Ursula K. Le Guin, the science fiction writer, was perusing the Web site Scribd last month when she came across digital copies of some books that seemed quite familiar to her. No wonder. She wrote them, including a free-for-the-taking copy of one of her most enduring novels, “The Left Hand of Darkness.”
Neither Ms. Le Guin nor her publisher had authorized the electronic editions. To Ms. Le Guin, it was a rude introduction to the quietly proliferating problem of digital piracy in the literary world. “I thought, who do these people think they are?” Ms. Le Guin said. “Why do they think they can violate my copyright and get away with it?”
This would all sound familiar to filmmakers and musicians who fought similar battles — with varying degrees of success — over the last decade. But to authors and their publishers in the age of Kindle, it’s new and frightening territory.
For a while now, determined readers have been able to sniff out errant digital copies of titles as varied as the “Harry Potter” series and best sellers by Stephen King and John Grisham. But some publishers say the problem has ballooned in recent months as an expanding appetite for e-books has spawned a bumper crop of pirated editions on Web sites like Scribd and Wattpad, and on file-sharing services like RapidShare and MediaFire.
“It’s exponentially up,” said David Young, chief executive of Hachette Book Group, whose Little, Brown division publishes the “Twilight” series by Stephenie Meyer, a favorite among digital pirates. “Our legal department is spending an ever-increasing time policing sites where copyrighted material is being presented.”
John Wiley & Sons, a textbook publisher that also issues the “Dummies” series, employs three full-time staff members to trawl for unauthorized copies. Gary M. Rinck, general counsel, said that in the last month, the company had sent notices on more than 5,000 titles — five times more than a year ago — asking various sites to take down digital versions of Wiley’s books.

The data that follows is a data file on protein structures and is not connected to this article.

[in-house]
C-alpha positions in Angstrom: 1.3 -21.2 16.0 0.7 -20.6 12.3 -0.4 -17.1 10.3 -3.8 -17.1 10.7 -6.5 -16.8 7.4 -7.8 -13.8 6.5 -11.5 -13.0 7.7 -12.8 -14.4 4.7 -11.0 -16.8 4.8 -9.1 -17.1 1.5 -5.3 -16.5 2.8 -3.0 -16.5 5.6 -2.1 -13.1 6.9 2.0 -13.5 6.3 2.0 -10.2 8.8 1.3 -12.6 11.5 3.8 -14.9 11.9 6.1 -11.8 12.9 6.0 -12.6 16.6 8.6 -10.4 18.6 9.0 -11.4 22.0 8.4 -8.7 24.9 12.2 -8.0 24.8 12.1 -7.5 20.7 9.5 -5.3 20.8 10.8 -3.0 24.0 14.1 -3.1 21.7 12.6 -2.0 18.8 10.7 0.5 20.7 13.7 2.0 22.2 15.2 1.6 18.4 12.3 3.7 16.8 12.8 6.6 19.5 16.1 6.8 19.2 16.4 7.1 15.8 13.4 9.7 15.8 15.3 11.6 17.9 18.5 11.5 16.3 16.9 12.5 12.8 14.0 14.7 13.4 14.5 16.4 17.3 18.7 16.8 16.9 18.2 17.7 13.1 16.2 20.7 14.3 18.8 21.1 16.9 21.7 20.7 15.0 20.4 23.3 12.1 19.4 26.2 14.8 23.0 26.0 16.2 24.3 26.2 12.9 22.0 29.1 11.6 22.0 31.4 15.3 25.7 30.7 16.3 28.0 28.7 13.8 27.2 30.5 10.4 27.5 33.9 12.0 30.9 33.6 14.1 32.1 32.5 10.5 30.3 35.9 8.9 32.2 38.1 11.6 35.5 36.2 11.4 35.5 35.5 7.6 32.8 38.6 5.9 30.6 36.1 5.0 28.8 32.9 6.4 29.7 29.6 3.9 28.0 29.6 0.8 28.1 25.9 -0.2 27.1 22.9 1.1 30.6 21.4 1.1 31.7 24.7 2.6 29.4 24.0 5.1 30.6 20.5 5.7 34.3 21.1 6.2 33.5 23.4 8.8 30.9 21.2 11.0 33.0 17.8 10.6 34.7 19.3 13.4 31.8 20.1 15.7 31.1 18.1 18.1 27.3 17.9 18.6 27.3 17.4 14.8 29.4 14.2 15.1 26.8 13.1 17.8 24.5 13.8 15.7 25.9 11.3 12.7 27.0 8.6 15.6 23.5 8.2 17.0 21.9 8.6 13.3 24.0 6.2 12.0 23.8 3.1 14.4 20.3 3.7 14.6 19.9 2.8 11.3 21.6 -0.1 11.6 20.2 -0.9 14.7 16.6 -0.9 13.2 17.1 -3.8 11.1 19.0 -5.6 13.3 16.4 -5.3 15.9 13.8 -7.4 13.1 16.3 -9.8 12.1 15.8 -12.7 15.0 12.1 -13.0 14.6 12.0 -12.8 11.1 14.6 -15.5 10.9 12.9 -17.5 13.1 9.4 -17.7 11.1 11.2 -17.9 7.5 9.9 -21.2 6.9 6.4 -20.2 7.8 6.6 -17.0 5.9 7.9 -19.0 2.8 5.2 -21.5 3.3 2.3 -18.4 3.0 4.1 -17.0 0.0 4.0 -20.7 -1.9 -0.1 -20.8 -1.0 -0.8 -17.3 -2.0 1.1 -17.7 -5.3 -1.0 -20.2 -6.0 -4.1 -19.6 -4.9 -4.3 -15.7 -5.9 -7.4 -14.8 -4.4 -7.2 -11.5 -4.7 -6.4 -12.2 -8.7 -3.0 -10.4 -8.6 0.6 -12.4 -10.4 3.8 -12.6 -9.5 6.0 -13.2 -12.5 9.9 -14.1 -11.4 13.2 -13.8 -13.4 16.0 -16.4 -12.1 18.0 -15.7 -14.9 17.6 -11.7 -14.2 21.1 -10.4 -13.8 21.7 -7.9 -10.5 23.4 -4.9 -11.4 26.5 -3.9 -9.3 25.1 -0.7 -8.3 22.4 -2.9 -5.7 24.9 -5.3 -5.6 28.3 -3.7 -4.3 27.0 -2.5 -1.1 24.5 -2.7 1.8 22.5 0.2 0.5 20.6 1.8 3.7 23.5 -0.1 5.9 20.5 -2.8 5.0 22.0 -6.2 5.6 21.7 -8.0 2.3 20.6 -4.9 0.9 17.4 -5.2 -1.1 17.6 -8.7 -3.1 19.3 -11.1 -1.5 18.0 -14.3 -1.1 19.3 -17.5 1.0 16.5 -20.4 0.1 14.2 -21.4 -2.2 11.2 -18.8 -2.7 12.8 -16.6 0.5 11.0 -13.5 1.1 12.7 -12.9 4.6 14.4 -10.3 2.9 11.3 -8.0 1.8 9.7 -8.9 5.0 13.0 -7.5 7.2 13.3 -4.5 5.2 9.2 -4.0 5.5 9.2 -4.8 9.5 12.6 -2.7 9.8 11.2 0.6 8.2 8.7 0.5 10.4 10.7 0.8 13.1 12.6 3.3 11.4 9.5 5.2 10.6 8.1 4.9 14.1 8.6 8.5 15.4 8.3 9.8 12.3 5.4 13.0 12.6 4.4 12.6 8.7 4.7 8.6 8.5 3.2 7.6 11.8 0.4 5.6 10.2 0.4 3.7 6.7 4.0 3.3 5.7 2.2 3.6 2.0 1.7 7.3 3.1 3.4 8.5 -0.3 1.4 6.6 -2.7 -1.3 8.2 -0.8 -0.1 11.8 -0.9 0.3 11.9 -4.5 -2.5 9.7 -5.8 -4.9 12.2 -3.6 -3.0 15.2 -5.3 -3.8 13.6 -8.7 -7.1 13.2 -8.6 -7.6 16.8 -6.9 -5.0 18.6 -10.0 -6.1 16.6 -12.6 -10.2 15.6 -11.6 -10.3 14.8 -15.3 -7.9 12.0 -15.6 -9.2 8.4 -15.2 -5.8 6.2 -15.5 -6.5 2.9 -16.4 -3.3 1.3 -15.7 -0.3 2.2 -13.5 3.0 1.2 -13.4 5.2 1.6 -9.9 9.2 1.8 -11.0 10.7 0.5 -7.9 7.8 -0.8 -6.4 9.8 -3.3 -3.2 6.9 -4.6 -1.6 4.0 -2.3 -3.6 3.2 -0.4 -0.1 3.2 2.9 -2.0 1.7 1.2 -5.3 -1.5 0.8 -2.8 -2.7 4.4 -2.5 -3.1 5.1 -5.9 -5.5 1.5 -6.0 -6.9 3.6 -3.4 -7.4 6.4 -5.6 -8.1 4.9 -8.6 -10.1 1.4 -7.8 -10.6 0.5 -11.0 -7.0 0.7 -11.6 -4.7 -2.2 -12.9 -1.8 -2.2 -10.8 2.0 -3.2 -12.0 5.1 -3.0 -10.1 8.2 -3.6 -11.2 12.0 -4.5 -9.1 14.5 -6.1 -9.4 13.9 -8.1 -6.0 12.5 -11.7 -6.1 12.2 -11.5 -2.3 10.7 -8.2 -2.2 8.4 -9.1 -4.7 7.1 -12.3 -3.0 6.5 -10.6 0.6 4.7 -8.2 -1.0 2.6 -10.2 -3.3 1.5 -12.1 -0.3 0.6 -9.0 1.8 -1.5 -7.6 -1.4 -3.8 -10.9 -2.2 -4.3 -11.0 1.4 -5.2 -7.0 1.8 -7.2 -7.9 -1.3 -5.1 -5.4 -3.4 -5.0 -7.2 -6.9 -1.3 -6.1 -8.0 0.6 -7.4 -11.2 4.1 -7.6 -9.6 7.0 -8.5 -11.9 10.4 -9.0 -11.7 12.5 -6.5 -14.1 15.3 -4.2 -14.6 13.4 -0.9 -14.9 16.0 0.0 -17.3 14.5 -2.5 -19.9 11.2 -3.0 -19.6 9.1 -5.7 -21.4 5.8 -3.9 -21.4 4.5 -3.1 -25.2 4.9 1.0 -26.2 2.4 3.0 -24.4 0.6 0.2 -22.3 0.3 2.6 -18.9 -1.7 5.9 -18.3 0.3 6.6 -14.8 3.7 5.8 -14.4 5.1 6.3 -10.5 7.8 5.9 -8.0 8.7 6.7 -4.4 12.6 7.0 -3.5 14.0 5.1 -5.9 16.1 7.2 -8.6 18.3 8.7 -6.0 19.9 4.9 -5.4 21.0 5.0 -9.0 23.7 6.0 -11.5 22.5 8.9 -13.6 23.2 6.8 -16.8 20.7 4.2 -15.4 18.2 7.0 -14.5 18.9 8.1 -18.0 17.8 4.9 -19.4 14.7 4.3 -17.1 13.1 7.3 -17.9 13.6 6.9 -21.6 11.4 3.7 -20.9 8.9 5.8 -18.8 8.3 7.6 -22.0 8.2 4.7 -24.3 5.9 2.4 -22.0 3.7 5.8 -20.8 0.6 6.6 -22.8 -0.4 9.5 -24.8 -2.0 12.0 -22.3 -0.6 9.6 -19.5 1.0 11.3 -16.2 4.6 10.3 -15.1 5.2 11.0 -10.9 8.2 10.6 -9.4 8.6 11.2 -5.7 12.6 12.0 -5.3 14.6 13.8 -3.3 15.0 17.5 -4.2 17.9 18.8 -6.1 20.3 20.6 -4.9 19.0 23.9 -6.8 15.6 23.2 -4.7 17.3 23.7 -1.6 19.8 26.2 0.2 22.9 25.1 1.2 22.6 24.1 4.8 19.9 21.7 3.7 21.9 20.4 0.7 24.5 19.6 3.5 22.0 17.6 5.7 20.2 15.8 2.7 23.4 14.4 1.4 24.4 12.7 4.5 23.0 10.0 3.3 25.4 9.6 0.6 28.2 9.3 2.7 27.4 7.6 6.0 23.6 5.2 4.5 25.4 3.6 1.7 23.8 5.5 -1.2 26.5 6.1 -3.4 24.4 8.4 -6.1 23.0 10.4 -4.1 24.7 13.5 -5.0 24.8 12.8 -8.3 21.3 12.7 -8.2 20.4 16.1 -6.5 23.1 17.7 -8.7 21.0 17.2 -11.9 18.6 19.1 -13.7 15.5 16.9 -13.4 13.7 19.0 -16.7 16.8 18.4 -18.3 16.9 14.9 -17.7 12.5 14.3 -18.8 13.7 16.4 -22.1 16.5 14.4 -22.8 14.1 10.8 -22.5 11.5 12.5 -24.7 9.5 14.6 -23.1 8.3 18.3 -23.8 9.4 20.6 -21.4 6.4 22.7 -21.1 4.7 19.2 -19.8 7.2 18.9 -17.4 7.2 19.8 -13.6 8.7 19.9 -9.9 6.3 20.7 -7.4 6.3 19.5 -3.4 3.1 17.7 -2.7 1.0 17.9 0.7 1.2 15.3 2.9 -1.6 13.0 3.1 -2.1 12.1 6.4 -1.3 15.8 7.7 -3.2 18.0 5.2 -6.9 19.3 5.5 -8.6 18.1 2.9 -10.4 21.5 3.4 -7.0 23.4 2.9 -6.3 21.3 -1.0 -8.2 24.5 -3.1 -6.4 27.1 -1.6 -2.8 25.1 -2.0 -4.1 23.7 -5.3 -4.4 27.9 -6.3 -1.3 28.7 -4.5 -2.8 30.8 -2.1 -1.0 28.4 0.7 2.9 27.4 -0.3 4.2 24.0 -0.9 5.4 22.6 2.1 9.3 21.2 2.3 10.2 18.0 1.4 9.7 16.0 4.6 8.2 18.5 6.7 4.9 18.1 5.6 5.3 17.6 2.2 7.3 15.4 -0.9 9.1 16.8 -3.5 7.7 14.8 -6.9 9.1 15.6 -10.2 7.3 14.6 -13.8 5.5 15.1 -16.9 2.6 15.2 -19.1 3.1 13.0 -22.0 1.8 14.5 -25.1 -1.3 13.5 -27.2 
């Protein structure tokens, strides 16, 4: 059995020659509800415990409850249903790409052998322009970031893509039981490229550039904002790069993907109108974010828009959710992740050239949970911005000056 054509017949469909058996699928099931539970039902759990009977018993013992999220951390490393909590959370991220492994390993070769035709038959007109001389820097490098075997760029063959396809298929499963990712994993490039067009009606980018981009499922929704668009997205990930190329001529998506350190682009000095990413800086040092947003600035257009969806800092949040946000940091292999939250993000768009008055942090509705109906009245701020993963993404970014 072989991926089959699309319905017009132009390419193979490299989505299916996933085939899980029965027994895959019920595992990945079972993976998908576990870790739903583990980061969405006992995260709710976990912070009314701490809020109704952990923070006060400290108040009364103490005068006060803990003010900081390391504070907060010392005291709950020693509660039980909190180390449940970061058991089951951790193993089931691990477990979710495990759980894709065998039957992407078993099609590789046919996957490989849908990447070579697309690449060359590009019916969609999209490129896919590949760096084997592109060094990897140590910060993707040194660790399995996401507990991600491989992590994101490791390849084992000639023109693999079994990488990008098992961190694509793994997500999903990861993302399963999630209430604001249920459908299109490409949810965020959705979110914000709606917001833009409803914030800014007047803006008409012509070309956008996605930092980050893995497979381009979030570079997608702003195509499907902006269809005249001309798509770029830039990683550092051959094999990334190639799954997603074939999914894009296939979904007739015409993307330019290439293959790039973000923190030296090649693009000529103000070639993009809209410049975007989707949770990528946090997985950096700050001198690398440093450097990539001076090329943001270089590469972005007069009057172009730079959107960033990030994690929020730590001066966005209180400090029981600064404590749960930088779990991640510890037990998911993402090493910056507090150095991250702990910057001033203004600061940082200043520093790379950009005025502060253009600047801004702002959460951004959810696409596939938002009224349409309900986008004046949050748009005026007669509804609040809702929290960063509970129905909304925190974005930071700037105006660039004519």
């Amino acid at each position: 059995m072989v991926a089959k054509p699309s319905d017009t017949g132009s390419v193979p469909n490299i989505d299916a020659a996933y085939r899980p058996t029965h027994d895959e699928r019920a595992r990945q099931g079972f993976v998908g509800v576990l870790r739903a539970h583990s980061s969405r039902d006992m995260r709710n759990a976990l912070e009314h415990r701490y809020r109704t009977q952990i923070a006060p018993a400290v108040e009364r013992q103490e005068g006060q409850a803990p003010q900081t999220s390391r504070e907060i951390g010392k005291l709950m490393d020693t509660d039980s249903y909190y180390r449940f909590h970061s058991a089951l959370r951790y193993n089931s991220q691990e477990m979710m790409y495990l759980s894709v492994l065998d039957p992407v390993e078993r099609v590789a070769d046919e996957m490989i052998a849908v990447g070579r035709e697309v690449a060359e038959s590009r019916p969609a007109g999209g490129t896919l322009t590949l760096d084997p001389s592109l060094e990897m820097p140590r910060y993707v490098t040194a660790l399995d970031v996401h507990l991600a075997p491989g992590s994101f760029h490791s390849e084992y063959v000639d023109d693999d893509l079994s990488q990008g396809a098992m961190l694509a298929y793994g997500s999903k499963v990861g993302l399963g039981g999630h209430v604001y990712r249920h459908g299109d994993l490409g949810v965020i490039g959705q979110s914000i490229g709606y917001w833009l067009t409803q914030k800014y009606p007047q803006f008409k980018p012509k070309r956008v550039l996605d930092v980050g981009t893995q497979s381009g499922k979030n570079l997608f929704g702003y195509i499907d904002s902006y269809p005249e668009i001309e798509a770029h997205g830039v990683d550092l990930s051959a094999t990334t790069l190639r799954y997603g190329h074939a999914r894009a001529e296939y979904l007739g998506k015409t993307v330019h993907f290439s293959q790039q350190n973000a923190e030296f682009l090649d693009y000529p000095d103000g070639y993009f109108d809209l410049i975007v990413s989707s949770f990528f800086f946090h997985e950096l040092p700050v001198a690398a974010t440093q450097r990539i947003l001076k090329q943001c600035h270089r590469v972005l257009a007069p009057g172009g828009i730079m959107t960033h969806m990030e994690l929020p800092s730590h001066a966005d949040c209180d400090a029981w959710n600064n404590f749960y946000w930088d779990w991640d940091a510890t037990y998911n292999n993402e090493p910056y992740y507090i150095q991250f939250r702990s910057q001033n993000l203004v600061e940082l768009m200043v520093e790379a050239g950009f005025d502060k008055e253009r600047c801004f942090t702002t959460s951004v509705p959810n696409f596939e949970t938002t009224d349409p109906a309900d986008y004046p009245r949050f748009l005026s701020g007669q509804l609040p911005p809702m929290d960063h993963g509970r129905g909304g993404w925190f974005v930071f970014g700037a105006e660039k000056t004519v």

“It’s a game of Whac-a-Mole,” said Russell Davis, an author and president of the Science Fiction and Fantasy Writers of America, a trade association that helps authors pursue digital pirates. “You knock one down and five more spring up.”
Sites like Scribd and Wattpad, which invite users to upload documents like college theses and self-published novels, have been the target of industry grumbling in recent weeks, as illegal reproductions of popular titles have turned up on them. Trip Adler, chief executive of Scribd, said it was his “gut feeling” that unauthorized editions represented only a small fraction of the site’s content.
Both sites say they immediately remove illegally posted books once notified of them. The companies have also installed filters to identify copyrighted work when it is uploaded. “We are working very hard to keep unauthorized content off the site,” Mr. Adler said.
Several publishers declined to comment on the issue, fearing the attention might inspire more theft. For now, electronic piracy of books does not seem as widespread as what hit the music world, when file-sharing services like Napster threatened to take down the whole industry.